Phil Collins: This is the day. MAC Belfast, 10 Aug – 21 Oct 2018

A mix of installation,  still photography, video, painting, sound, water and black sand, are installed in all three MAC galleries:

Ceremony, 2017 in Upper Gallery

Delete Beach, 2o16, in the Tall Gallery

Free Fotolab, 2009 in the adjacent room

The meaning of Style,2011 in the Sunken Gallery

John Stuart Mill thought in On Liberty (1859) that a largely mistaken position can still contain some small elements of truth, as well as serving as a stimulus to thought by provoking us to demonstrate what is wrong with it.  By “a mistaken position” I mean the decision to stretch the story of moving a mediocre sculpture of F Engels from a Ukrainian village to Manchester to 60 minutes.  Visitors to the art gallery were overheard on returning the handout with words – “I do not have an hour ” – few others stayed.  I did not watch it in its entirety, although visited it twice.

This installation with HD video, colour and sound have been supported by Arts Council England’s Ambition for Excellence, the BBC, the Henry Moore Foundation and My Festival Circle.  No mere visitor can add to these fanfares. It was co-commissioned by 14 – 18 Now, Home, Manchester and the Manchester International Festival and produced by them, Shady Lane Production and Tigerlily Production.

Collins has a master’s touch to enliven the elements of truth with a chance  and a whim as well as with meticulously planned and executed craft, which I sensed to be valuable for a film director.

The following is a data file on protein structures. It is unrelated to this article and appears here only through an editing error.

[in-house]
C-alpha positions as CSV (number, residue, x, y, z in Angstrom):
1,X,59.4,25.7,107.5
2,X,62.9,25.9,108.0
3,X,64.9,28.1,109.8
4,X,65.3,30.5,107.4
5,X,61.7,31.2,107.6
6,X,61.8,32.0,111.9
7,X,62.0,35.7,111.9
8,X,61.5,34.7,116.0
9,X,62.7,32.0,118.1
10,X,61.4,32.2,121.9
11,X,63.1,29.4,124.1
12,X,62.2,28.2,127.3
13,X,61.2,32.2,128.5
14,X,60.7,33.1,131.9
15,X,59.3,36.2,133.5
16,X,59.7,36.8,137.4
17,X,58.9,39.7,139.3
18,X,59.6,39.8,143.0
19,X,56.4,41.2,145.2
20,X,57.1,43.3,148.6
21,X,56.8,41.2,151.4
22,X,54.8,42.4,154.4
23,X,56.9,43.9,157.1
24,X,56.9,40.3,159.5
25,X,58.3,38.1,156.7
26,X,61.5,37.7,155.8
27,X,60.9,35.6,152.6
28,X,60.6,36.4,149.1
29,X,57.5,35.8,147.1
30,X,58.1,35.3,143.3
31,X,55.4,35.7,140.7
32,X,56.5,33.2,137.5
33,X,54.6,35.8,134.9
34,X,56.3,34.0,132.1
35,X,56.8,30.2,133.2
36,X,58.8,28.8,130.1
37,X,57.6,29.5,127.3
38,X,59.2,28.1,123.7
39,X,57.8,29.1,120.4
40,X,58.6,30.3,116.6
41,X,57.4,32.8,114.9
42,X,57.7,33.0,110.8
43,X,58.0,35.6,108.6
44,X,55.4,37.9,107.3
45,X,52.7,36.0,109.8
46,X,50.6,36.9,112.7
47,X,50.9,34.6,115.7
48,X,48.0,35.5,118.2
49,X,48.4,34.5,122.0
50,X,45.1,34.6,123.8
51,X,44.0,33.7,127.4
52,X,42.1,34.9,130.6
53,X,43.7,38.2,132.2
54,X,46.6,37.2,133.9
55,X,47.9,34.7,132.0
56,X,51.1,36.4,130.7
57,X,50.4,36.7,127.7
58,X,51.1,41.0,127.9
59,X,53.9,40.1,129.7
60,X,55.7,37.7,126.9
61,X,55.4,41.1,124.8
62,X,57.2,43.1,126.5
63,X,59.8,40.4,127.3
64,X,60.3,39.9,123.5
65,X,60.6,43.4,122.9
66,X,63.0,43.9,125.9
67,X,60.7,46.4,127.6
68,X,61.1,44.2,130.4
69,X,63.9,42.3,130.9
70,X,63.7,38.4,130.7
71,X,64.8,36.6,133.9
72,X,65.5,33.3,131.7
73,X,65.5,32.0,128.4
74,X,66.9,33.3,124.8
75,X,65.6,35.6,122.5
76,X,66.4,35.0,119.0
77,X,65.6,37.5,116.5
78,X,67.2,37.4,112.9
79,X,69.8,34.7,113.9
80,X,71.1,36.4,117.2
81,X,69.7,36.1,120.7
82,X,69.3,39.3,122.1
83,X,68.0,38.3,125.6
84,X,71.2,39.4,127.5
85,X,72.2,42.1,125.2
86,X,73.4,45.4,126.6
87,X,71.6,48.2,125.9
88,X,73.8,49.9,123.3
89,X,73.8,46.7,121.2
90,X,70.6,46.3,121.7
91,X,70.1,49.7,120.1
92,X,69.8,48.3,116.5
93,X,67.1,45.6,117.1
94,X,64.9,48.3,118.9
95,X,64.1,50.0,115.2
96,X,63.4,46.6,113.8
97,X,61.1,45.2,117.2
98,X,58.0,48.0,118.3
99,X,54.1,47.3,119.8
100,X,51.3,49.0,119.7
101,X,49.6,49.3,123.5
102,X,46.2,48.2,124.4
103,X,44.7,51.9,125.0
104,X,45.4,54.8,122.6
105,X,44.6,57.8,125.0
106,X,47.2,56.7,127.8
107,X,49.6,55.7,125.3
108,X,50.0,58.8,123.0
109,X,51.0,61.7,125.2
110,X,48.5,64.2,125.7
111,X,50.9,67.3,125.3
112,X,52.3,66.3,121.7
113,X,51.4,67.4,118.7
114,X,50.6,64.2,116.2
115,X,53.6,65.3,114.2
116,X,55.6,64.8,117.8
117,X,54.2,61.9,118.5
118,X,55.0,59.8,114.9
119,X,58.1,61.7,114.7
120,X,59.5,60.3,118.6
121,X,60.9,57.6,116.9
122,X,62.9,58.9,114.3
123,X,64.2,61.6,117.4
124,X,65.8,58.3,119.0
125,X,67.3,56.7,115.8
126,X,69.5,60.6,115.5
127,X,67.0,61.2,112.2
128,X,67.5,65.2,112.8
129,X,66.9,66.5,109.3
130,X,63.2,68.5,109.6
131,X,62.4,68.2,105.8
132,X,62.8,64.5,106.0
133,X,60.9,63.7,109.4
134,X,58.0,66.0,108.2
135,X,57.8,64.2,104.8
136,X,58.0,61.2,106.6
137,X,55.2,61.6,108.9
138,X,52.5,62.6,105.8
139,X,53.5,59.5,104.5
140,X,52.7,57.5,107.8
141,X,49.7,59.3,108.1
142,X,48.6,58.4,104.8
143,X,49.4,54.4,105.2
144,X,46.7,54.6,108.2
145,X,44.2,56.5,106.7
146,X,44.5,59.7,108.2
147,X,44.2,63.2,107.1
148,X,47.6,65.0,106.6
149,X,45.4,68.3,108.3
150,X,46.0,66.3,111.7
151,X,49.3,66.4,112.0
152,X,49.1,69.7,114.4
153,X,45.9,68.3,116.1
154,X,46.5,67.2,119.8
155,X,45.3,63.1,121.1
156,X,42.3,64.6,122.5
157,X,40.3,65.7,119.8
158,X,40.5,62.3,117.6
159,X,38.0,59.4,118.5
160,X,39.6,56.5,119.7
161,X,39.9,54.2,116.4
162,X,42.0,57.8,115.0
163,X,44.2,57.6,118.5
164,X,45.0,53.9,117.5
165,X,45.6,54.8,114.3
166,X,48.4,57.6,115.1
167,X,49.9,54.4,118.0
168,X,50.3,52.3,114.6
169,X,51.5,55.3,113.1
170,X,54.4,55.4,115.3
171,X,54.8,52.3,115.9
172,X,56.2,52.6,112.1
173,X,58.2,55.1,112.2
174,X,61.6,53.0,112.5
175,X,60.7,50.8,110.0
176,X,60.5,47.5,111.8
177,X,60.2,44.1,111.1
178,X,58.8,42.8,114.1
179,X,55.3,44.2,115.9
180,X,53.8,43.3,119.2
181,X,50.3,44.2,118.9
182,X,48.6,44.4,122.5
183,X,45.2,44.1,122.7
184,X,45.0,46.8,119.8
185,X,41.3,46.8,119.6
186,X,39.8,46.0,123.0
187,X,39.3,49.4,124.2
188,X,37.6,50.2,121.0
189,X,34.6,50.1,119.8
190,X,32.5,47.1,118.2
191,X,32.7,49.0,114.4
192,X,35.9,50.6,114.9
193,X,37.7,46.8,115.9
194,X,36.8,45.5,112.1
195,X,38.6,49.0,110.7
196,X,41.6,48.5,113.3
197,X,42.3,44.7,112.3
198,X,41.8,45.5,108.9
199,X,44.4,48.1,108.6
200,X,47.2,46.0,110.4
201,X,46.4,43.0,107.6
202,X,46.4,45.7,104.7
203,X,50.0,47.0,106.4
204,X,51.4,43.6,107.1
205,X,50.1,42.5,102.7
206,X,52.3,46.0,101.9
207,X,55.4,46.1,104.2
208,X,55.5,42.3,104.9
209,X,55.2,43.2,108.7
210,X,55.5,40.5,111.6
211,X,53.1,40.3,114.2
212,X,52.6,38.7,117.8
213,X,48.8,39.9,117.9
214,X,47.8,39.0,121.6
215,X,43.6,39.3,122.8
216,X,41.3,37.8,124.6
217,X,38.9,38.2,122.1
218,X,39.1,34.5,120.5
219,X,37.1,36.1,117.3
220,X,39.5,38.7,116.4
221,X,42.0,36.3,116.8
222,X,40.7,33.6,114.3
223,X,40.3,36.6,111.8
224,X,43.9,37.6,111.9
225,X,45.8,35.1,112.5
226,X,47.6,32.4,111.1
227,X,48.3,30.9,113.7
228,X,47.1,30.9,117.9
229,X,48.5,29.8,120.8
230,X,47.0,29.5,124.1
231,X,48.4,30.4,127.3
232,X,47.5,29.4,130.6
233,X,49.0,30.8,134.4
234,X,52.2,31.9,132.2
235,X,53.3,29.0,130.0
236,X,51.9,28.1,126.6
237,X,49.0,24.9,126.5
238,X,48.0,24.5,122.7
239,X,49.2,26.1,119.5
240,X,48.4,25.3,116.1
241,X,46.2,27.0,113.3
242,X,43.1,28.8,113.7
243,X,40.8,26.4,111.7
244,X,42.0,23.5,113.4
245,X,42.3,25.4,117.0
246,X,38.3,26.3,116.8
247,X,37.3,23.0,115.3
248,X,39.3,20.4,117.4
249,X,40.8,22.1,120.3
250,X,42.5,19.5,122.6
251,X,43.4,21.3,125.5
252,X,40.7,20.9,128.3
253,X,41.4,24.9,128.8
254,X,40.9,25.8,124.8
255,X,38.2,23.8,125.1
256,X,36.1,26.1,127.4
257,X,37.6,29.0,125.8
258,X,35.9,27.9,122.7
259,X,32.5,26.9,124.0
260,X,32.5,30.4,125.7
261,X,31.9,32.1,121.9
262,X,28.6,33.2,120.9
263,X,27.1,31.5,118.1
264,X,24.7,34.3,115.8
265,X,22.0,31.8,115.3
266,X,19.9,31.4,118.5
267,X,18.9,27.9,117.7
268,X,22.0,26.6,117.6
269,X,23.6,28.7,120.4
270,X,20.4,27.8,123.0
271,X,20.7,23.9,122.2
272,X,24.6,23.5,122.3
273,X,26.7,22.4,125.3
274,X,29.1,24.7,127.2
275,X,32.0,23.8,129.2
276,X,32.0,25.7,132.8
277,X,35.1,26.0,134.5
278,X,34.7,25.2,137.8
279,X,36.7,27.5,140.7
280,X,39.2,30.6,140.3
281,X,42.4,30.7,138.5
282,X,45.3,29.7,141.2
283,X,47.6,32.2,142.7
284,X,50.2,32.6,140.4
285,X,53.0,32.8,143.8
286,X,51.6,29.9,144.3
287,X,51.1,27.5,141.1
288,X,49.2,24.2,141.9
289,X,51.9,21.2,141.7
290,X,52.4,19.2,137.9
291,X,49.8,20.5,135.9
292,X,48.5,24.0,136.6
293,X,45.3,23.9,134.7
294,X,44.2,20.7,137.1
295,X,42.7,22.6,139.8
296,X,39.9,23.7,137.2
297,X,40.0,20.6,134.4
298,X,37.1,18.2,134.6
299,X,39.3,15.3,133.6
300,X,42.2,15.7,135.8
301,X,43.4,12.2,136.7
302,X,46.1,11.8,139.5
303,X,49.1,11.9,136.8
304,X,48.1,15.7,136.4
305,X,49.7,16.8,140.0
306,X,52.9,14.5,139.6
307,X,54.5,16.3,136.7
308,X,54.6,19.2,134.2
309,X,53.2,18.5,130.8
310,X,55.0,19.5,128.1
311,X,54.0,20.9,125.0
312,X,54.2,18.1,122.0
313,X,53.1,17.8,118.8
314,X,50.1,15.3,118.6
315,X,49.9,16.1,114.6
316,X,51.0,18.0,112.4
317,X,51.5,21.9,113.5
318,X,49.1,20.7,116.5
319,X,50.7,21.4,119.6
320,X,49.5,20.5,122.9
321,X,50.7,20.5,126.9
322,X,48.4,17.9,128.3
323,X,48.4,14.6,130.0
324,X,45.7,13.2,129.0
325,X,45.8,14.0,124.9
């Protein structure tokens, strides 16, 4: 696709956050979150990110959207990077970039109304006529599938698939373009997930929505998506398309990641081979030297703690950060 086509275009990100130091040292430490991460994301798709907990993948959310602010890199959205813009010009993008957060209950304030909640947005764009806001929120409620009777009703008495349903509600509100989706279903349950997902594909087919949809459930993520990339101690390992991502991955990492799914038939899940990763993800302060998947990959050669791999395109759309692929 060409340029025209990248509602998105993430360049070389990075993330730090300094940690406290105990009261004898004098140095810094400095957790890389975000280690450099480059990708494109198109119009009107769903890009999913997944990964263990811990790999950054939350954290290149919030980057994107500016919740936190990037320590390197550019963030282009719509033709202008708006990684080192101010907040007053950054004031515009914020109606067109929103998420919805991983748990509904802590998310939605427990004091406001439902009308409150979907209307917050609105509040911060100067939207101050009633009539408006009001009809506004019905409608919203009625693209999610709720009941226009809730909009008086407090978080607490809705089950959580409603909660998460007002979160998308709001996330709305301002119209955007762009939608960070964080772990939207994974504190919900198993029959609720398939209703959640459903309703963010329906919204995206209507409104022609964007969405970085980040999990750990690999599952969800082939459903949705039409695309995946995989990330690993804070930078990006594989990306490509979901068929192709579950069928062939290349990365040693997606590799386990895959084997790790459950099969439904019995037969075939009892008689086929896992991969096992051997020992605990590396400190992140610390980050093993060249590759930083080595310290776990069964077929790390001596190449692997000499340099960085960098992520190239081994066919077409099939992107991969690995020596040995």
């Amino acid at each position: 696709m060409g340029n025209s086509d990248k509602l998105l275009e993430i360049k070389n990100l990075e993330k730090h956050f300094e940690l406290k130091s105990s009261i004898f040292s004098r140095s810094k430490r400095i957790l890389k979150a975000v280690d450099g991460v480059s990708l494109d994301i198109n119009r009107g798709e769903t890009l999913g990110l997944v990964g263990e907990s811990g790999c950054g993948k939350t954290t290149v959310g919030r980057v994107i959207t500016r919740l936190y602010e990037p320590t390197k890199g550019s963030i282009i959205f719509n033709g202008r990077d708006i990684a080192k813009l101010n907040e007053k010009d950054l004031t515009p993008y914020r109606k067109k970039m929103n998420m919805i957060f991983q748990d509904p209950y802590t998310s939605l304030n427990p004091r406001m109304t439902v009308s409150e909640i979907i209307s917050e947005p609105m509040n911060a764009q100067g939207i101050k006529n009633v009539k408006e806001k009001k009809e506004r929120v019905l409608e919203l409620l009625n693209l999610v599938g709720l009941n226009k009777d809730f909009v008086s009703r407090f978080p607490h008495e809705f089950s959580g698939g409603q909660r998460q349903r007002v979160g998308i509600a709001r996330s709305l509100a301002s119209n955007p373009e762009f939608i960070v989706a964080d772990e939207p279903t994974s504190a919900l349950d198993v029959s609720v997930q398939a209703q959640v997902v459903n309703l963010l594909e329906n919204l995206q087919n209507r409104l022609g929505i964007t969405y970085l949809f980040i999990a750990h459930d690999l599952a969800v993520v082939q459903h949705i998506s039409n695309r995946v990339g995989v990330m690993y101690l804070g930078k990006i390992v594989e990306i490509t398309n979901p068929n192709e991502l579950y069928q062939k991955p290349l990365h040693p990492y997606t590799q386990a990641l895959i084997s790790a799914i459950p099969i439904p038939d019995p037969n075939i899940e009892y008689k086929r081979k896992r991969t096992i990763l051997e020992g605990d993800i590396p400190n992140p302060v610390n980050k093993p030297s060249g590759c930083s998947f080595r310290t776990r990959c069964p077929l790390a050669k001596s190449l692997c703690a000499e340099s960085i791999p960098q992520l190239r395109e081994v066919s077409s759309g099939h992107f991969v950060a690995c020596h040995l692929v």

The installation underestimates mute poetry, propping the visual thoughts at all times with words.  As if the appropriation of a documentary mode cannot be visually beautiful and exciting without speaking. As if a video had not a gate for every value from vulgar curiosity to sublime imagination.  Whim aligns with the description in visual terms,  I recall one powerful detail, when the screen is filled with a part of the side of the container lorry.  Vertigo ensued.  Or the comical details of the torso of the statue anchored in a car tyre for stability.  The images on the sides of the screen were bloodless.  Lifeless in the shadows.  Banal. They attracted curiosity and repelled the attention.

The world does not need another video.  As if anticipating that fatigue, the appropriated mode and look of Japanese anime was projected in darkness on the screen and accessed over heaps of – what seems to be – polluted sand, black from oil, with puddles of dark liquid.  Ostensibly, the environmental “death”  revives the need to end dependence on fossil fuels.

Delete Beach (4 min 50 sec)  was commissioned by Bergen Assembly and supported by Vestnorsk Filmsenter and the German Cultural Foundation.

Again, it is quite verbose, as if not trusting that visual thought can stand alone. It is an erroneous hope that independence from fossil fuels will remove inequality.

The Free Fotolab  is a 35 mm slide projection of 80 anonymous archival photographs, the result of Collins’s call for rolls of undeveloped films.  After being developed,  they were returned to participants on condition that they relinquish the copyright to the artist.  The images come from Milton Keynes, St Gallen, Belgrade, Eindhoven and Banja Luka (=my favourite stopover).

A jet photographic print  Mici’s Last Night, 2002, completes the Tall Gallery installation.

As art belongs more to the viewer than its creator,  Collins’s propulsive efficiency sways the installations and projections into a spectacle.   The Meaning of Style, 2011, is a particularly immersive take on cinéma verité. Aesthetically it flattens into a stasis which insists on sameness. The wish to break free descends palpably in the views of men silently reading, or letting butterflies perch on one’s ear.

Made me think of Fluxus – specifically Eric Andersen’s mastery of “being busy” reading words backward.

Indeed, the economy of means matters, when escaping from that cave (Plato)

Écho, parlant quant bruit on mène
Dessus rivière ou sus étang,
Qui beauté   trop plus qu’humaine ?
Mais où sont les neiges d’antan?

(Francois Villon….)

 

 

 

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Slavka Sverakova

writer on art

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